Ch. 36 Communities and Ecosystems Flashcards Preview

AP Biology > Ch. 36 Communities and Ecosystems > Flashcards

Flashcards in Ch. 36 Communities and Ecosystems Deck (44):
1

Community

An assemblage of all the organisms living together and potentially interacting in a particular area

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Diversity

The variety of different kinds of organisms that make up a community (Species richness and abundance of each species)

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Stability

Community's ability to resist change and return to its original species composition after being disturbed
- depends on type of community/distrubance

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Trophic Structure

The feeding relationship in an ecosystem
- determines the route of energy flow and the pattern of chemical cycling in an ecosystem

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What are the forces that tie populations together into communities?

1) Competition
2) Predation
3) Symbiosis

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Example of Competition

1) Interspecific Competition
2) Competitive Exclusion Principle

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a contest between individuals of two populations that require a limited resource (helps structure communities)

Interspecific Competition

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Concept that populations of two species cannot coexist in a community if their niches are nearly identical
- using resources more efficiently and having a reproductive advantage, one will outcompete the other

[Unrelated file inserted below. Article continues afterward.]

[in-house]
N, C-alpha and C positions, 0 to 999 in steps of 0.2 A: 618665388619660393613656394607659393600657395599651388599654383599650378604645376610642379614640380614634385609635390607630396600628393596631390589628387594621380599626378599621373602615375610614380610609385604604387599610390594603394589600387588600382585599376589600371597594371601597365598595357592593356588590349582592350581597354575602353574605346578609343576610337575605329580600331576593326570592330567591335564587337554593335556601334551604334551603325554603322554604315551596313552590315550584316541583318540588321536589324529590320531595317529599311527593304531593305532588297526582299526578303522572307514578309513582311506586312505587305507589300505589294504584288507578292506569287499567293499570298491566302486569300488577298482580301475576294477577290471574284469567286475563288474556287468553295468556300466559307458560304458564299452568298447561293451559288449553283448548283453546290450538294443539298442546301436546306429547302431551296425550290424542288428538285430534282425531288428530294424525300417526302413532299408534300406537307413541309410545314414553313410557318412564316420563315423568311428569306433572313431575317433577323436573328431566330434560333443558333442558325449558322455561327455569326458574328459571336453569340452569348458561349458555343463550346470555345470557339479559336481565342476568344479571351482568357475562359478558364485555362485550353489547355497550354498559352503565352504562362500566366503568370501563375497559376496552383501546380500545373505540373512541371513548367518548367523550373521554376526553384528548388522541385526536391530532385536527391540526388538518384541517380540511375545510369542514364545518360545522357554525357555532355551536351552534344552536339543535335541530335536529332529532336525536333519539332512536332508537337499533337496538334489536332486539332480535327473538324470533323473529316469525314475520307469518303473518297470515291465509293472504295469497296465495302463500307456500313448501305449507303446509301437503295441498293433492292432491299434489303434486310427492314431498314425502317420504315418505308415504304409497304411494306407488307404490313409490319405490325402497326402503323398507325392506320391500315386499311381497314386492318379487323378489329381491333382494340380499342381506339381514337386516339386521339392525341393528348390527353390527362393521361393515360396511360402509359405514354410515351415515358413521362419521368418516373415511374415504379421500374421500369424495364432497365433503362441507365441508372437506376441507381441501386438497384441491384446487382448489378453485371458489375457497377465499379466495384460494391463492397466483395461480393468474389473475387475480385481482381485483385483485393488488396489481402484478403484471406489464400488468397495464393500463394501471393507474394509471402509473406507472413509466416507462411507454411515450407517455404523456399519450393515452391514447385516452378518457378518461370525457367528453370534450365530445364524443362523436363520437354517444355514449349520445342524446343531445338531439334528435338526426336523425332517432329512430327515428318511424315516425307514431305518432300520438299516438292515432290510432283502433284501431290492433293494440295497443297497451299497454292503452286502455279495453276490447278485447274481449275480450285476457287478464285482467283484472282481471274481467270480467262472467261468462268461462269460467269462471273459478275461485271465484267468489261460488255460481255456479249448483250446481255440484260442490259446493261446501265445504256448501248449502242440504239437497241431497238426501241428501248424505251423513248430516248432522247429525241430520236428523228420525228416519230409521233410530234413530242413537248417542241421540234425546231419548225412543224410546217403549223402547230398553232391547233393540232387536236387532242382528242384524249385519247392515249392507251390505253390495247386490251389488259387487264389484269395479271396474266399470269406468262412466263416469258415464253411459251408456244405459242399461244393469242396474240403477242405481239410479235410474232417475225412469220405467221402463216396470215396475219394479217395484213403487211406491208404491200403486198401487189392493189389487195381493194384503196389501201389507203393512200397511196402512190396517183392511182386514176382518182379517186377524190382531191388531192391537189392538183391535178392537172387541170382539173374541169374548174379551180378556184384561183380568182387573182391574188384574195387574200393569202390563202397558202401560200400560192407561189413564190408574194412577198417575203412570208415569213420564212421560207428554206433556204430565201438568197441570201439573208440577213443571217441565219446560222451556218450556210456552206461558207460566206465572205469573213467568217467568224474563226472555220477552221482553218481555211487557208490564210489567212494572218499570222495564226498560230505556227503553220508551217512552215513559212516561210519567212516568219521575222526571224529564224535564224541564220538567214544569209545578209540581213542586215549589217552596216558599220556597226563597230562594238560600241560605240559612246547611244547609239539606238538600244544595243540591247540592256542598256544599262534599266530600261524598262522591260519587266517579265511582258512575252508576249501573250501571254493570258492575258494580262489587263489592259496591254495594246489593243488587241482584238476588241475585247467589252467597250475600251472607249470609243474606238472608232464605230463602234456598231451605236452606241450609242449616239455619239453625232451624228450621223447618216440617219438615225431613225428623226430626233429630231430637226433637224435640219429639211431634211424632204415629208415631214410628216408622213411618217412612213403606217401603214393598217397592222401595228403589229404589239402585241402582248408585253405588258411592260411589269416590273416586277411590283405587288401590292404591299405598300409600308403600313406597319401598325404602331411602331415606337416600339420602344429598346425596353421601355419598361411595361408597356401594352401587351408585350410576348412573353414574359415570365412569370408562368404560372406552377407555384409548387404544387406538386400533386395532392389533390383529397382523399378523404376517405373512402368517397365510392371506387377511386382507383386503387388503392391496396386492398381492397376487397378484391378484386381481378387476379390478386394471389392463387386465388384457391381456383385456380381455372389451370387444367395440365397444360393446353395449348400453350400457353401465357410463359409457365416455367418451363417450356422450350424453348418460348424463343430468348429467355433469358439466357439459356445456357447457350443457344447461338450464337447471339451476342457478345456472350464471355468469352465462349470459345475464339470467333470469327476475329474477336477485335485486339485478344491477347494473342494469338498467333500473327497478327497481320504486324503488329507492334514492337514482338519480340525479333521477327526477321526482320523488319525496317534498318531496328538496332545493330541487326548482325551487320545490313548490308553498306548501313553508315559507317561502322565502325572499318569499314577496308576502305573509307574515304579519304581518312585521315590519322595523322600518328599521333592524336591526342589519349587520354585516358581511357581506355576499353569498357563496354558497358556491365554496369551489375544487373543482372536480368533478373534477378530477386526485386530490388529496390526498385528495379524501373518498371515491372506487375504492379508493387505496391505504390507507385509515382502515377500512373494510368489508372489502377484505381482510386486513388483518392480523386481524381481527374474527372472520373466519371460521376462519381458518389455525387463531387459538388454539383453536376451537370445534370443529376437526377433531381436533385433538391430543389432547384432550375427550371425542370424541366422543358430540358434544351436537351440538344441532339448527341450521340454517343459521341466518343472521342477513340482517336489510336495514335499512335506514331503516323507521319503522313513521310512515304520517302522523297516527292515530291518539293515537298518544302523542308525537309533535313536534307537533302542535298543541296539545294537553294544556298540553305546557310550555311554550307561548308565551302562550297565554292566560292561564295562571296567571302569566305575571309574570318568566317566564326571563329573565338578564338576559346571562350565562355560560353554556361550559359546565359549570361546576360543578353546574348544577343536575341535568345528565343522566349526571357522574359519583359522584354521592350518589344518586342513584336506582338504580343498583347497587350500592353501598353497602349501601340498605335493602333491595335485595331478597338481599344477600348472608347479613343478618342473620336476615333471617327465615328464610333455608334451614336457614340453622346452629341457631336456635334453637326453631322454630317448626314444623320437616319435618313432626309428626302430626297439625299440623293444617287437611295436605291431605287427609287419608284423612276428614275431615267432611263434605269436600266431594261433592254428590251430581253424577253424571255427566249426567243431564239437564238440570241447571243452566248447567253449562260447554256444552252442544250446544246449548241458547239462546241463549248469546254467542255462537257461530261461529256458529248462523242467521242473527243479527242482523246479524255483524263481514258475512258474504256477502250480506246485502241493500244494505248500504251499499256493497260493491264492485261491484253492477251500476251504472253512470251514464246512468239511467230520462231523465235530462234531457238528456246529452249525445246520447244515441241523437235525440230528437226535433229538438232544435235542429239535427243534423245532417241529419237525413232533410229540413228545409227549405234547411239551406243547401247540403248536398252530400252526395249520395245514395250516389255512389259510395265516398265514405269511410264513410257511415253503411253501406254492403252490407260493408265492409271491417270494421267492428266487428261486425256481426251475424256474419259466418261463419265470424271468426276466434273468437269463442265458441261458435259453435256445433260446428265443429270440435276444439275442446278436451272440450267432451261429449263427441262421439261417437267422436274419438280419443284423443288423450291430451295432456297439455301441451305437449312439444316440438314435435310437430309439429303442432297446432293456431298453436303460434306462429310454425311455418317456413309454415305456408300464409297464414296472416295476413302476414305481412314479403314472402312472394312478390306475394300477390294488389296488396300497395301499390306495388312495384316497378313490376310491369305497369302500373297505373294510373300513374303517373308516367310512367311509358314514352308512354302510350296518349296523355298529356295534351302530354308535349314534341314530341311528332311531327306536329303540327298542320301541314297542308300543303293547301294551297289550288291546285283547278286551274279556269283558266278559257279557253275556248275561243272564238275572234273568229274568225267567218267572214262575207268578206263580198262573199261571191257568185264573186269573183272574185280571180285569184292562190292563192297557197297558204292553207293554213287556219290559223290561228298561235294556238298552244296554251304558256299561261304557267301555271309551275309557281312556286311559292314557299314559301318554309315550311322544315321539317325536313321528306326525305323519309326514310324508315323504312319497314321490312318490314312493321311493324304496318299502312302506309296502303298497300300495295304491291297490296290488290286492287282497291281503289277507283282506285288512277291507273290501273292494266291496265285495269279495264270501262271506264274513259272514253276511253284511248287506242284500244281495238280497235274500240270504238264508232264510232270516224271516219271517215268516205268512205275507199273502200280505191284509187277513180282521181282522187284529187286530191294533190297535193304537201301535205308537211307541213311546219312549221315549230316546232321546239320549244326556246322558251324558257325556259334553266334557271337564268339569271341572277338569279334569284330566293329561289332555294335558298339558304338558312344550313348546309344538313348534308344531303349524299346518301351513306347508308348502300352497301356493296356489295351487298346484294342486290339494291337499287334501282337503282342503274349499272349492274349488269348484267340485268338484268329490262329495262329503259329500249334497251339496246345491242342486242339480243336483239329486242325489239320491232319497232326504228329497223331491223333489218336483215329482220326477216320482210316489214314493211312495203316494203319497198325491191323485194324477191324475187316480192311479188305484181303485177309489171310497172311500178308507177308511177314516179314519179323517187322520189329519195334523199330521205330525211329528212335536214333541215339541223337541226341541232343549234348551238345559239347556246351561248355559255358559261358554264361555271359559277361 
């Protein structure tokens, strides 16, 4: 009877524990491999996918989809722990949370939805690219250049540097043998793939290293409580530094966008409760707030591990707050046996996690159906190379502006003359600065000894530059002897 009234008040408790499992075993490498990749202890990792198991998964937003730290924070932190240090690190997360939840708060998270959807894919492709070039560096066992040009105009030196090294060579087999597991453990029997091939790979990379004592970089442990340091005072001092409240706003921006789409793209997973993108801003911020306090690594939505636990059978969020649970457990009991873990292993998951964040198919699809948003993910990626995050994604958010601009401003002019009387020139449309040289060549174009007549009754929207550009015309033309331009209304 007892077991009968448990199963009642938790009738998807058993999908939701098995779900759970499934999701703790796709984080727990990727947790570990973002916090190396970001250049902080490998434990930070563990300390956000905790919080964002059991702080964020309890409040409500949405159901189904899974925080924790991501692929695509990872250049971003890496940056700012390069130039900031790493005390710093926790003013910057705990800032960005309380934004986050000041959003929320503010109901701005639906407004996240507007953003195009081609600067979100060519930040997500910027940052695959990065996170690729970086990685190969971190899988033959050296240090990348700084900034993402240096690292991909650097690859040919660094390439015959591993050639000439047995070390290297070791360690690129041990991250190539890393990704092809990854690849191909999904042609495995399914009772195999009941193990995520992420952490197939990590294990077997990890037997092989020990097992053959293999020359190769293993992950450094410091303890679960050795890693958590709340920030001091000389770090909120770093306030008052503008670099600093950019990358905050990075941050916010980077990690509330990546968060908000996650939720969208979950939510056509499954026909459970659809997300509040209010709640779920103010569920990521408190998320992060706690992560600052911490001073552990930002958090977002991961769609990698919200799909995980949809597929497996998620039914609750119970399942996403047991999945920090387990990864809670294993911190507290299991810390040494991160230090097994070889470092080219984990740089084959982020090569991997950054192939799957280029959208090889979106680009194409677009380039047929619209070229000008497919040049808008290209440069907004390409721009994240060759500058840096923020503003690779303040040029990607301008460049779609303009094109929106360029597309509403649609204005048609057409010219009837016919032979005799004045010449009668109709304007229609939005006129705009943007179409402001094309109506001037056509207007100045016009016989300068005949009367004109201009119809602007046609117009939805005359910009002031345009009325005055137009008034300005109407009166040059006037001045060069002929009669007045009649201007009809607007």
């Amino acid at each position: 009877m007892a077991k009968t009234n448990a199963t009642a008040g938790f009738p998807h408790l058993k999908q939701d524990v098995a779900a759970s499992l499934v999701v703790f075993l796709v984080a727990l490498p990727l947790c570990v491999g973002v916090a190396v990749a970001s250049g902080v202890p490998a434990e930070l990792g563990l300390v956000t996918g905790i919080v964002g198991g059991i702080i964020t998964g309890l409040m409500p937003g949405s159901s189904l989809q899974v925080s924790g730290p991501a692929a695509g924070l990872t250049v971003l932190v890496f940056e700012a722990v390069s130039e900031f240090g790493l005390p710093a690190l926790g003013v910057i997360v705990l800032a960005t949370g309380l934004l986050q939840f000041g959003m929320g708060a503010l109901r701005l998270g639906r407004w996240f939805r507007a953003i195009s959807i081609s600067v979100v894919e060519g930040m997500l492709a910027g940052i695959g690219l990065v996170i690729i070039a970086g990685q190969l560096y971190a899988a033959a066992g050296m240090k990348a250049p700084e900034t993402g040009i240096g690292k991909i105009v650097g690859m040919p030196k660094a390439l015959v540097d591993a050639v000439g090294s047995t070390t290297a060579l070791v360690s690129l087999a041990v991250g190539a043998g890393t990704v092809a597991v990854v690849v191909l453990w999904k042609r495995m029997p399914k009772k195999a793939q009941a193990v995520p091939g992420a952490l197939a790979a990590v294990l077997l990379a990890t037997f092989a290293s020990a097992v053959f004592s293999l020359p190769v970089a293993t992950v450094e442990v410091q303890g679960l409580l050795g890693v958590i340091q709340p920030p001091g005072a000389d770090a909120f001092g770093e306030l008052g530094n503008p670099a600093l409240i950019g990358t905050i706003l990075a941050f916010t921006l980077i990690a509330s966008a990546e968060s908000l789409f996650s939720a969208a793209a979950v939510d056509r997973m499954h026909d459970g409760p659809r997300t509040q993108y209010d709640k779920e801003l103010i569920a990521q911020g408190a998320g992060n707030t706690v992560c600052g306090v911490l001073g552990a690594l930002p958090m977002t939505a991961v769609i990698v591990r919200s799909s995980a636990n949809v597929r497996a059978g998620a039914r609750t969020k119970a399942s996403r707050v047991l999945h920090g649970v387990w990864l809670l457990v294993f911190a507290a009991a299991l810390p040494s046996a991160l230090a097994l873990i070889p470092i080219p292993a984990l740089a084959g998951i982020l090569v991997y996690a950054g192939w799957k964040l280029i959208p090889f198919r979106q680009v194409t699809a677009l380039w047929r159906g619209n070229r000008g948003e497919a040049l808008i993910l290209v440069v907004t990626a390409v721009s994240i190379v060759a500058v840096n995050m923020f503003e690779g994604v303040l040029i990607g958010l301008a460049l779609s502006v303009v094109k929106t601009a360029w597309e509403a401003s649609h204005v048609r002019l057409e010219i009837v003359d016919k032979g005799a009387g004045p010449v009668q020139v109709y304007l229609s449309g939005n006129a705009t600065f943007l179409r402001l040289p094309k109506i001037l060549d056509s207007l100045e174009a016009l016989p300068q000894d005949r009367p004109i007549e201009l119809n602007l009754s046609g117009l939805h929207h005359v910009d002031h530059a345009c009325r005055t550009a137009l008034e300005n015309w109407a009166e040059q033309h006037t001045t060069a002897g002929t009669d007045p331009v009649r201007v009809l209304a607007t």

Competitive Exclusion Principle

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Niche

A population's role in its community
- the sum total of a population's use of the biotic and abiotic resources of its habitat

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An interaction between species in which the predator eats the prey

Predation

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Evolutionary change, in which adaptations in one species acts as a selective force on a second species, inducing adaptations that in turn act as a selective force on the first species
- mutual influence on the evolution of two different interacting species
- evolves thru natural selection

Coevolution

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Example of predation

Plants using chemical toxins and antipredator thorns
Bright colors, camouflage, mimicry

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Batesian Mimicry

A species that a predator eats looks like a different dangerous species.

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Mullerian Mimicry

A mutual mimicry by 2 species, both harmful to the predator

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Why is it difficult to assess predation in natural communities?

Predators never drive species to extinction. With so many species, predators are prey too so their numbers are limited. Due to this, it is hard to assess when so many organisms are linked and continue to be linked.

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Keystone Predator

A predator species that reduces the density of the strongest competitors in a community therefore maintain diversity

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Symbiotic Relationship
3 types

An interaction between 2+ species in which one species lives in/on another

1) Parasitism 2) Commensalism 3) Mutualism

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Parasitism

A parasite (predator) lives in/on the surface of a host, from which it derives its food

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Commensalism

One partner benefits without significantly affecting the other

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Mutualism

Both partners benefit